The Paleo Persuasion

July 14, 2008

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I just re-read this piece from the late Sam Francis on “The Paleo Persuasion.”  It was very informative and helped me consider some first principles related to this idiom of conservative thought. 

For starters, I found it ironic that the flash point of neoconservative and paleoconservative tension was the nomination of Mel Bradford to head the National Endowment of Humanities.  One might have imagined from their present joint opposition to the war in Iraq, paleoconservatives and libertarians would have rejected the very existence of such an appointment out of small government principle.  In reality, conservatives of every stripe were entering the government in droves during the Reagan administration, though many were just party hacks.  Bradford’s personal consideration of the NEH, however, shows that real conservatives are often pragmatic.  In this case, he sought to employ the NEH to remove the stifling politicization from our leading academic and cultural institutions, which are themselves necessary counterweights to the corrosiveness of our mass culture.

Second, I was reminded that paleoconservatism is more concerned with culture and less concerned with public policy than mainstream conservatism, not least because of our skepticism about the federal government’s attempts to regulate and transform every day life.  At the same time, paleoconservatives recognizes the role of government in preventing outside and internal factions from interfering with our life and our integrity as a people.  Recognition of our historical roots leads naturally to the view that we are vulnerable as a people to mass immigration and economic globalization.  This prioritization of the nation and the community over abstract principles favoring free markets or open borders defines the paleoconservative spirit in opposition to the pro-globalization extremists at the Wall Street Journal and the big government extremists over at Commentary.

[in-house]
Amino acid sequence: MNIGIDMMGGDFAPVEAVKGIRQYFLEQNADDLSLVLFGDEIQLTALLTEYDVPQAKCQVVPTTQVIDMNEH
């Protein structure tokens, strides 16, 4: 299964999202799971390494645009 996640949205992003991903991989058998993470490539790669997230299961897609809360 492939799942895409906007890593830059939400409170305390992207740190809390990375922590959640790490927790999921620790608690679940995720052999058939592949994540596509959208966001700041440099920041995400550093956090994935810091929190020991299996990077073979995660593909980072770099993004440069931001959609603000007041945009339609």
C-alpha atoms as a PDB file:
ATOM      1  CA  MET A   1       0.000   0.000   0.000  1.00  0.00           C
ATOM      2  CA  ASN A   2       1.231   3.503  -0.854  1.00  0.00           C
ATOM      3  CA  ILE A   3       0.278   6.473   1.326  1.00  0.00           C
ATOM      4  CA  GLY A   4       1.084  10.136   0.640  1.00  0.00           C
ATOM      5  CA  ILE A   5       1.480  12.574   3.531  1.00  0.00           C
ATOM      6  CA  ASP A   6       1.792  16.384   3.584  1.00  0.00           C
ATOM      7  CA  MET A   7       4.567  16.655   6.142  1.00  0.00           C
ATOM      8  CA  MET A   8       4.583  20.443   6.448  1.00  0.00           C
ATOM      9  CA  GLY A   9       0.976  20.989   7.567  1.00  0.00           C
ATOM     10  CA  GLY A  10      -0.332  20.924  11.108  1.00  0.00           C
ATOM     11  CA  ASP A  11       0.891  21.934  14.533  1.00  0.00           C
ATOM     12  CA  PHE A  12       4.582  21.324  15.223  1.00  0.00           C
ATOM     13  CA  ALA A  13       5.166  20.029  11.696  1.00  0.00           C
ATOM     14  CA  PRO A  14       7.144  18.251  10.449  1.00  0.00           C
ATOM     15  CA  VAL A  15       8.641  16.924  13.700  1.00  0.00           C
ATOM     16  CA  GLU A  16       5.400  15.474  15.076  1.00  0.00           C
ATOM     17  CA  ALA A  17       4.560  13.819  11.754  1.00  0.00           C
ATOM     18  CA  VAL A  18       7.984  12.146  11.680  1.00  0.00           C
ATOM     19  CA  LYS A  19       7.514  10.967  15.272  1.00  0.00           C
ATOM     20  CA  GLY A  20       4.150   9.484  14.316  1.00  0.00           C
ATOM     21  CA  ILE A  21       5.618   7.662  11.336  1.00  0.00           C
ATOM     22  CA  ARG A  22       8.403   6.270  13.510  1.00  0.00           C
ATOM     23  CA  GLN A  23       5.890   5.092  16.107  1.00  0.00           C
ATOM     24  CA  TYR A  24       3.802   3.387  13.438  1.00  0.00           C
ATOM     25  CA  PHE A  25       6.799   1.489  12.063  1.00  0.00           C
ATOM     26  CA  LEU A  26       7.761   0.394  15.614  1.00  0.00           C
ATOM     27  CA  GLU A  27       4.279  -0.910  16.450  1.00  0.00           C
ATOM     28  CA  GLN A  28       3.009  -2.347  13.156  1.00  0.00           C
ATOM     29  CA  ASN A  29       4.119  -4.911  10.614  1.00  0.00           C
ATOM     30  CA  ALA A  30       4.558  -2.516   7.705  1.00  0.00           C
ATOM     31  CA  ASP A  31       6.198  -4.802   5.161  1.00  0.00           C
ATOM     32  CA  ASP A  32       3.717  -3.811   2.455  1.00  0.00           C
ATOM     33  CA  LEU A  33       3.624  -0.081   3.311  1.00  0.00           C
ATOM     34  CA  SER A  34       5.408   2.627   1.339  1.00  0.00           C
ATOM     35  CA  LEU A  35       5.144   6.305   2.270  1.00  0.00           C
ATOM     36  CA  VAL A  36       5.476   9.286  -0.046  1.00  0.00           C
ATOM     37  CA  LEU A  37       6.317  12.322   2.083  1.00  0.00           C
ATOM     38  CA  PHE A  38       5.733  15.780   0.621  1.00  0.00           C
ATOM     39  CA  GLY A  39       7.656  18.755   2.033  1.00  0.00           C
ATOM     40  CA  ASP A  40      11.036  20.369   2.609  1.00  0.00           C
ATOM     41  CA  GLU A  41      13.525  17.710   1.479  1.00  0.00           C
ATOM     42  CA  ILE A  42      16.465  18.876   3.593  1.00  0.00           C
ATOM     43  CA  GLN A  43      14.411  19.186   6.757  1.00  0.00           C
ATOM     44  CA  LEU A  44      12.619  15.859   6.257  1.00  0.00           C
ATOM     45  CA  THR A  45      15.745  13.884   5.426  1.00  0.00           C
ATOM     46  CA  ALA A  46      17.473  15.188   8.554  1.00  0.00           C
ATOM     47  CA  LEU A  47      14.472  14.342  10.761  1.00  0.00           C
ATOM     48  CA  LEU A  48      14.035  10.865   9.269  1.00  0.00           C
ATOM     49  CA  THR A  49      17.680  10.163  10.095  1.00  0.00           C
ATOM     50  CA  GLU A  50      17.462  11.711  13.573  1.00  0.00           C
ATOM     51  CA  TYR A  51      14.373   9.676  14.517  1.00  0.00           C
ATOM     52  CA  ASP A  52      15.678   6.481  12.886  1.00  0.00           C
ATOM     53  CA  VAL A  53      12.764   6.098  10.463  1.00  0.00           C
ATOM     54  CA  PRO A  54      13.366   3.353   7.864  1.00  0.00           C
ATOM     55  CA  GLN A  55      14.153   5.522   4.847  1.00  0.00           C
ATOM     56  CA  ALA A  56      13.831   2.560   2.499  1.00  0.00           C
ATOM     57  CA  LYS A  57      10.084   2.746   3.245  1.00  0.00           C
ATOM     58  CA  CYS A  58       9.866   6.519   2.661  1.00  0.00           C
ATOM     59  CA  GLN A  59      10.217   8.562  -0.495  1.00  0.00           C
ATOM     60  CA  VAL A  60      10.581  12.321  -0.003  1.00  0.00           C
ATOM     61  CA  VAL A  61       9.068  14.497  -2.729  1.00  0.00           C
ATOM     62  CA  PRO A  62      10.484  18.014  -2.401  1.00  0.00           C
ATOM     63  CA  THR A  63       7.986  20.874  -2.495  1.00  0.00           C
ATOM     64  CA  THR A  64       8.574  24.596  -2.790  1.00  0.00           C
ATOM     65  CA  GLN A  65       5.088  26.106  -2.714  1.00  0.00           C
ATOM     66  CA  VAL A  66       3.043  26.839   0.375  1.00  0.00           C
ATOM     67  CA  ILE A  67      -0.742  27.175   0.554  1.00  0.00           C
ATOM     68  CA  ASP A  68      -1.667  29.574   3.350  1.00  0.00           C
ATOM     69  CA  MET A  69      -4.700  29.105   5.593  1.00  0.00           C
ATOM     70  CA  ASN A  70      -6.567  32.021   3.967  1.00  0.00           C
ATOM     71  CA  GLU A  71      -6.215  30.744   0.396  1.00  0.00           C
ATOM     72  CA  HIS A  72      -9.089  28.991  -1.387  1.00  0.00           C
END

Finally, Sam Francis reminds us that paleoconservatism is above all a tone or an idiom, more than it is a laundry list of policy positions.  Paleoconservatives disagree with one another about drug legalization, the moral dimensions of “manifest destiny,” religion, white nationalism, the death penalty, and many other issues.  Historically, even paleoconservatives come in several stripes with regard to foreign policy.  Many, including Pat Buchanan and Sam Francis, were ardent cold warriors until the fall of the Soviet Union. Others saw the Cold War, even at the time, as an unnecessary detour.  Most supported and still support our war in Afghanistan. The reasoning and ultimate goals of paleoconservatives is what distinguishes their thoughts on foreign policy from the deductive and utopian principles of globalists and neoconservatives. 

Conservatives, paleoconservative or otherwise, may disagree about the wisdom of intervention in Grenada or whether we pulled out of Vietnam too early or not early enough.  They are not confused, however, about whether another nation’s interests have priority over our own, nor whether we should pursue a policy of imposing revolutionary “democratic capitalism” overseas for humanitarian reasons.  The latter pursuits are rooted in a Jacobin desire to reorder the world’s peoples to conform to a unitary concept of “human rights.”  Paleoconservatives are concerned above all with maintaining our integrity and independence as a people, and this instinct defines their more limited and “selfish” rhetoric on both domestic and foreign affairs.

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